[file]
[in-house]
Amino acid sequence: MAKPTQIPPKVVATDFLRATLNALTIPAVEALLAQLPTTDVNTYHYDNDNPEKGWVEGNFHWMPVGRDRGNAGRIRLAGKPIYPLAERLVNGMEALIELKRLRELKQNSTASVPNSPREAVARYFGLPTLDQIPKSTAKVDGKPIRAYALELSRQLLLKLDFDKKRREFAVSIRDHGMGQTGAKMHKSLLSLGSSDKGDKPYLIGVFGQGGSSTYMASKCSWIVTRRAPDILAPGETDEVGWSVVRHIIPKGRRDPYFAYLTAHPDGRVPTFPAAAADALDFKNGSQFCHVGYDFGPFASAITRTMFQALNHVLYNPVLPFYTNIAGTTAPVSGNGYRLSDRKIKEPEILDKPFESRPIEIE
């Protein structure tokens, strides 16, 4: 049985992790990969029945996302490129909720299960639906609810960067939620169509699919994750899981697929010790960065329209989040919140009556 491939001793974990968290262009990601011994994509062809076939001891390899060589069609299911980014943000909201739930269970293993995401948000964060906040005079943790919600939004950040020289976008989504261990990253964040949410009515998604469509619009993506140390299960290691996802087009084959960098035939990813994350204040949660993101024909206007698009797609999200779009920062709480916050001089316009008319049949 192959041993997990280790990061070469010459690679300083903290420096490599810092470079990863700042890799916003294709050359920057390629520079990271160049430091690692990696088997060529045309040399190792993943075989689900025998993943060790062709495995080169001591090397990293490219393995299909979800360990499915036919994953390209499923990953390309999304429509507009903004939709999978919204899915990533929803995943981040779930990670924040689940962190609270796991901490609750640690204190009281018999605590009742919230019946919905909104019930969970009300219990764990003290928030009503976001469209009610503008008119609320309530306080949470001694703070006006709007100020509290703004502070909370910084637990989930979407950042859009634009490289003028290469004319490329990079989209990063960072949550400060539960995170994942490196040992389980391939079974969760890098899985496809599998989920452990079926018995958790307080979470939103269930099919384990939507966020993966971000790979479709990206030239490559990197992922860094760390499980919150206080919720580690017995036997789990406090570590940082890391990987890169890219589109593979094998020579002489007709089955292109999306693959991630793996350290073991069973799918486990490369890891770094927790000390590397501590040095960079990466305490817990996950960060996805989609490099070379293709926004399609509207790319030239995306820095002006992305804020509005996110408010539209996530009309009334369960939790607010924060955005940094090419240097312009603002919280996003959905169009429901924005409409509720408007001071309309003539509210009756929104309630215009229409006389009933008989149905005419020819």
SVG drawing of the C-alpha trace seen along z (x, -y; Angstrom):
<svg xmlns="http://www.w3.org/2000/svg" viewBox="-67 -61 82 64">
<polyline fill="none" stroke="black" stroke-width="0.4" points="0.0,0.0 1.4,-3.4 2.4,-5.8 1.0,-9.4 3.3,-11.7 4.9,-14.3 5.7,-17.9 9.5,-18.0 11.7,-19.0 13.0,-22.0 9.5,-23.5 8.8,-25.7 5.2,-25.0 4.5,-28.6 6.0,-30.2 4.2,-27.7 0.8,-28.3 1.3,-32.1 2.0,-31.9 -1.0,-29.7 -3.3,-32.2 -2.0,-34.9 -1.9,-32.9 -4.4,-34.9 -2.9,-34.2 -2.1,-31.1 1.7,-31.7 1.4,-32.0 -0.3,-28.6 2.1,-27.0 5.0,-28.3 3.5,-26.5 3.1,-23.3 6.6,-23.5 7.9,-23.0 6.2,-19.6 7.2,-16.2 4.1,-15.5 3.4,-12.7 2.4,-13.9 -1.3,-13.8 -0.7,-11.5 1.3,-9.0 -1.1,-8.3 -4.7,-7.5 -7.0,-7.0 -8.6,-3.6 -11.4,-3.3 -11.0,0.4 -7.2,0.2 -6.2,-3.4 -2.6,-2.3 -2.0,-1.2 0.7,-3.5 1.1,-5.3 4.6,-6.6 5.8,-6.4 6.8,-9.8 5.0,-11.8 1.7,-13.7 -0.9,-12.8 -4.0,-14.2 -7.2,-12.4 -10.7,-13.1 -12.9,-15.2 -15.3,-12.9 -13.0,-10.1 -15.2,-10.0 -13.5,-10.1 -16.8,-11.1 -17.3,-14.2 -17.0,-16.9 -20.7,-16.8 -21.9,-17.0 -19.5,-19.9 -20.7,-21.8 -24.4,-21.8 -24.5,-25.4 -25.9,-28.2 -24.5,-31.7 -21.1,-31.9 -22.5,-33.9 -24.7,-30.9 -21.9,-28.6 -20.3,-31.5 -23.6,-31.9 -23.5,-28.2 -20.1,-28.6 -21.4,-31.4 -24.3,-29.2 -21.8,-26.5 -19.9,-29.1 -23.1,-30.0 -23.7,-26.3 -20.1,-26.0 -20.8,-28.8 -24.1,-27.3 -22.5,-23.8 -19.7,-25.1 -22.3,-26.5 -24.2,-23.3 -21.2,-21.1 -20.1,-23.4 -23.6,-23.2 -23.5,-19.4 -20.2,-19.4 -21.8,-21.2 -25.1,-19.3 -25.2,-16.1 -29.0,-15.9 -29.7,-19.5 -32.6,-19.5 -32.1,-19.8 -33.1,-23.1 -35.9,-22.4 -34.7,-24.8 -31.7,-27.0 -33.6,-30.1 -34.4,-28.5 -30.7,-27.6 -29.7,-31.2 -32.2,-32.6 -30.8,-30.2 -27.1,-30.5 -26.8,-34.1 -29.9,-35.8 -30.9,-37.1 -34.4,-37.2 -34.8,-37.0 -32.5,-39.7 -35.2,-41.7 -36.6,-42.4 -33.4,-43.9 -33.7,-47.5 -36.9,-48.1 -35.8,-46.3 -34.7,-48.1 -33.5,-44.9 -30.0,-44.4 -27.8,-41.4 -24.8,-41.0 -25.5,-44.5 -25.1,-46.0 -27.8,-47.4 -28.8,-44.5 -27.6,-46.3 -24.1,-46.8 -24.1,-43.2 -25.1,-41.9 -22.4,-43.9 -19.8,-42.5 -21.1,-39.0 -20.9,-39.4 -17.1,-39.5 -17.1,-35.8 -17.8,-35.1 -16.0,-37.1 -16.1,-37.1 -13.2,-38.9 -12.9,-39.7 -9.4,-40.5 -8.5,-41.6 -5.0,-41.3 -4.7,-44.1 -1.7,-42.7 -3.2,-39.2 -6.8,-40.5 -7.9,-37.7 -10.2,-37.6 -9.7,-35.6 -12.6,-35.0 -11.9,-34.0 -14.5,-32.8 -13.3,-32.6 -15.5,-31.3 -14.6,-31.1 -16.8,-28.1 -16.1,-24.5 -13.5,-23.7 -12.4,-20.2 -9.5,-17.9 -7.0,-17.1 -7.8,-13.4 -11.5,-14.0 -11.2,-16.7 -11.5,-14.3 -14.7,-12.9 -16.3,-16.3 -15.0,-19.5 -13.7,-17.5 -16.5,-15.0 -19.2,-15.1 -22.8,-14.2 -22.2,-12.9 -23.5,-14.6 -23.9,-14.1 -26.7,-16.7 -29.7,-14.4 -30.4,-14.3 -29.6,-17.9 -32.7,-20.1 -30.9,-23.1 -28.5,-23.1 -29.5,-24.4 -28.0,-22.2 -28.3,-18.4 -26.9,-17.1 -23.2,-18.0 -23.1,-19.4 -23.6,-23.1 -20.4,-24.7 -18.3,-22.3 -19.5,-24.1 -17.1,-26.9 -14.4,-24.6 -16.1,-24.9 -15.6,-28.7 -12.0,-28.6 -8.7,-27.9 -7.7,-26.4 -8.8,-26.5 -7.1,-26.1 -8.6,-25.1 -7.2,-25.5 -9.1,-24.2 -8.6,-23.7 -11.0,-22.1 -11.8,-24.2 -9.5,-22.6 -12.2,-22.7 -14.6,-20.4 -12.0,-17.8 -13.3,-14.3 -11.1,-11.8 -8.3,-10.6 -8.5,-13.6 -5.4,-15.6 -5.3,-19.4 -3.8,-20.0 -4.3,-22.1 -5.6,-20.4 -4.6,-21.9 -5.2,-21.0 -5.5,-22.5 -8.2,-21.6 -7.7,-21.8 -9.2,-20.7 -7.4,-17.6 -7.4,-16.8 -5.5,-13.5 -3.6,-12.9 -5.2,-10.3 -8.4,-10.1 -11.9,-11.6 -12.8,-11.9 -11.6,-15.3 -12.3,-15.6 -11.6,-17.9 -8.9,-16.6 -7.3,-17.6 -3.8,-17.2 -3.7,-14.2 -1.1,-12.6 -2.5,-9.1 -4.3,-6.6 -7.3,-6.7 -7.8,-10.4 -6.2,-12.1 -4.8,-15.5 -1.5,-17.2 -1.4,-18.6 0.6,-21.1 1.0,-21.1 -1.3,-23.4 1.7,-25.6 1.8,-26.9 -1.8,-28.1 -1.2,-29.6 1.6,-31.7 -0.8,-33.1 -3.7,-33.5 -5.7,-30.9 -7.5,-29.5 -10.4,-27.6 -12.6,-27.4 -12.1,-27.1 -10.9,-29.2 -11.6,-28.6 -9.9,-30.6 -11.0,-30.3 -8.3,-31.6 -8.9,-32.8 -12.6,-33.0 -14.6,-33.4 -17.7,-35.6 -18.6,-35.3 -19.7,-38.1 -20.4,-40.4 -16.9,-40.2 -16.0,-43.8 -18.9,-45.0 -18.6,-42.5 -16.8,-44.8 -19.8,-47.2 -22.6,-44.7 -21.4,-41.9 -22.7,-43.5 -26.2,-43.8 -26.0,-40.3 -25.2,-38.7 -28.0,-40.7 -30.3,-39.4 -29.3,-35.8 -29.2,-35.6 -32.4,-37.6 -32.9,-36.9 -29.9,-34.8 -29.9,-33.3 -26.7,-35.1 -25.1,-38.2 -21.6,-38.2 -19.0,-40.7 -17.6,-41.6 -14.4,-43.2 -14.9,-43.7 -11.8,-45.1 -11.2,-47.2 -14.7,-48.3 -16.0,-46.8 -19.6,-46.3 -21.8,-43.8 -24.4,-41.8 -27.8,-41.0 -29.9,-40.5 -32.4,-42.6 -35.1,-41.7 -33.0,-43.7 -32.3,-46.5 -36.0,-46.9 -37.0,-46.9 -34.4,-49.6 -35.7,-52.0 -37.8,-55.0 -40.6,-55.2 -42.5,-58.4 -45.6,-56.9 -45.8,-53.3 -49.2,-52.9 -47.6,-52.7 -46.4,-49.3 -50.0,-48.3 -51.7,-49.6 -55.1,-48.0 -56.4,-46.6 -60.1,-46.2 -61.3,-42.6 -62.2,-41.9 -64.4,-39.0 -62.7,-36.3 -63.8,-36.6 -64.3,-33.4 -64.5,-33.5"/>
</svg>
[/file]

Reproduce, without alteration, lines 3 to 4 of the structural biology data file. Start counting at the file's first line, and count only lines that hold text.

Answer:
């Protein structure tokens, strides 16, 4: 049985992790990969029945996302490129909720299960639906609810960067939620169509699919994750899981697929010790960065329209989040919140009556 491939001793974990968290262009990601011994994509062809076939001891390899060589069609299911980014943000909201739930269970293993995401948000964060906040005079943790919600939004950040020289976008989504261990990253964040949410009515998604469509619009993506140390299960290691996802087009084959960098035939990813994350204040949660993101024909206007698009797609999200779009920062709480916050001089316009008319049949 192959041993997990280790990061070469010459690679300083903290420096490599810092470079990863700042890799916003294709050359920057390629520079990271160049430091690692990696088997060529045309040399190792993943075989689900025998993943060790062709495995080169001591090397990293490219393995299909979800360990499915036919994953390209499923990953390309999304429509507009903004939709999978919204899915990533929803995943981040779930990670924040689940962190609270796991901490609750640690204190009281018999605590009742919230019946919905909104019930969970009300219990764990003290928030009503976001469209009610503008008119609320309530306080949470001694703070006006709007100020509290703004502070909370910084637990989930979407950042859009634009490289003028290469004319490329990079989209990063960072949550400060539960995170994942490196040992389980391939079974969760890098899985496809599998989920452990079926018995958790307080979470939103269930099919384990939507966020993966971000790979479709990206030239490559990197992922860094760390499980919150206080919720580690017995036997789990406090570590940082890391990987890169890219589109593979094998020579002489007709089955292109999306693959991630793996350290073991069973799918486990490369890891770094927790000390590397501590040095960079990466305490817990996950960060996805989609490099070379293709926004399609509207790319030239995306820095002006992305804020509005996110408010539209996530009309009334369960939790607010924060955005940094090419240097312009603002919280996003959905169009429901924005409409509720408007001071309309003539509210009756929104309630215009229409006389009933008989149905005419020819």
SVG drawing of the C-alpha trace seen along z (x, -y; Angstrom):